6)      Toss again with gun powder or red chilly powder, toss and serve crispy hot.


Serves 4



A spicy chutney from Andhra. Try using salem chilies if you can lay your hands on some.


1 Kg (10 cups) Salem Chilies

500 gm (5 cups) Salt

500 gm (5 cups) Tamarind – 500gms (5 cups)

3 tbsp Ghee

50 gm (1/2 cup) red chilies

100 gm (1/2 cup) mustard

3 sprigs curry leaves

50 gm (1/2 cup) asafetida or hing



1)      Soak tamarind pulp, red chilies (without the stem) and salt for 10-15 mins.

2)      Grind the above mixture into a very coarse mix.

3)      Place the mixture in a pickle jar/ bharani and allow it to rest for 3-4 days.

4)      After 3-4 days, make a fine paste of the chilly

5)      Heat oil add mustard, curry leaf, red chilies and hing and allow it to crackle.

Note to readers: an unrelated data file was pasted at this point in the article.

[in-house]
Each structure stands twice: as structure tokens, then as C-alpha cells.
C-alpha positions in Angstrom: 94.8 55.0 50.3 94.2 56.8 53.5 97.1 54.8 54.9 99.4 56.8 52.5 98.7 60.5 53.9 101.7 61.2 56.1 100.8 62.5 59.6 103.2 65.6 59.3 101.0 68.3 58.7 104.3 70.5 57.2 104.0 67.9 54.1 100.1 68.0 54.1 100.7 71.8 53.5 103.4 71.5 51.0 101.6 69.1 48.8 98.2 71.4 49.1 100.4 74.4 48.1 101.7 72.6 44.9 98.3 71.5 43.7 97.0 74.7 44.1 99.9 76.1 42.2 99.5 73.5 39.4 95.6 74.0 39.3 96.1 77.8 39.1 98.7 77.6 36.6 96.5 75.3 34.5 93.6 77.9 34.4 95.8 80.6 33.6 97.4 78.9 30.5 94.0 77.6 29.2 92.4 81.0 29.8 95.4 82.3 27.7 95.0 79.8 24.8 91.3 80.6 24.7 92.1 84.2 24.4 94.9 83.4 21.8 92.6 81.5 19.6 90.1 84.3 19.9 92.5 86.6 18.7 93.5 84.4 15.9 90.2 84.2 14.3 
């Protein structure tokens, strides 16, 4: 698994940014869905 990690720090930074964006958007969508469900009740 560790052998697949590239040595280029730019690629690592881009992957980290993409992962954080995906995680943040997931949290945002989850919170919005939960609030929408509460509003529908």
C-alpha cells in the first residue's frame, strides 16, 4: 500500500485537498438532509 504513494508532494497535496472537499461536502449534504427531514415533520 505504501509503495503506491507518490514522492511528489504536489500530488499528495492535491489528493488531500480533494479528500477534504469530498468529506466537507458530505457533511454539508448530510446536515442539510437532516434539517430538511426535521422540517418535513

6)      Add the tempering into the paste and serve with steamed rice/ dosais.



This dish originating in Kerala, is one of the 18 compulsory dishes to be served during a traditional sadhya meal 



150 gm (1/2 cup) black eyed beans or cow peas (van payaru)

300 gm (2 cups) white gourd (elavan), chopped into thin slices of about 3 cm by 3 cm

100 gm yellow pumpkin (mathan) (optional), chopped into thin slices of about 3 cm by 3cm

50 gm or about 5 chillies (slit)

400 gm (2 1/2 cups) coconut, grated

curry leaves, a few

80 gm (1/2 cup) oil

salt to taste


1)Lightly roast the beans and soak it in water for 8 hrs. Wash & strain well.

2) Extract  thick milk  and thin milk from the grated coconut.

3)In a pressure pan, add beans, both vegetables, chilies and thin coconut milk.

4) Pressure cook up to 1 whistle.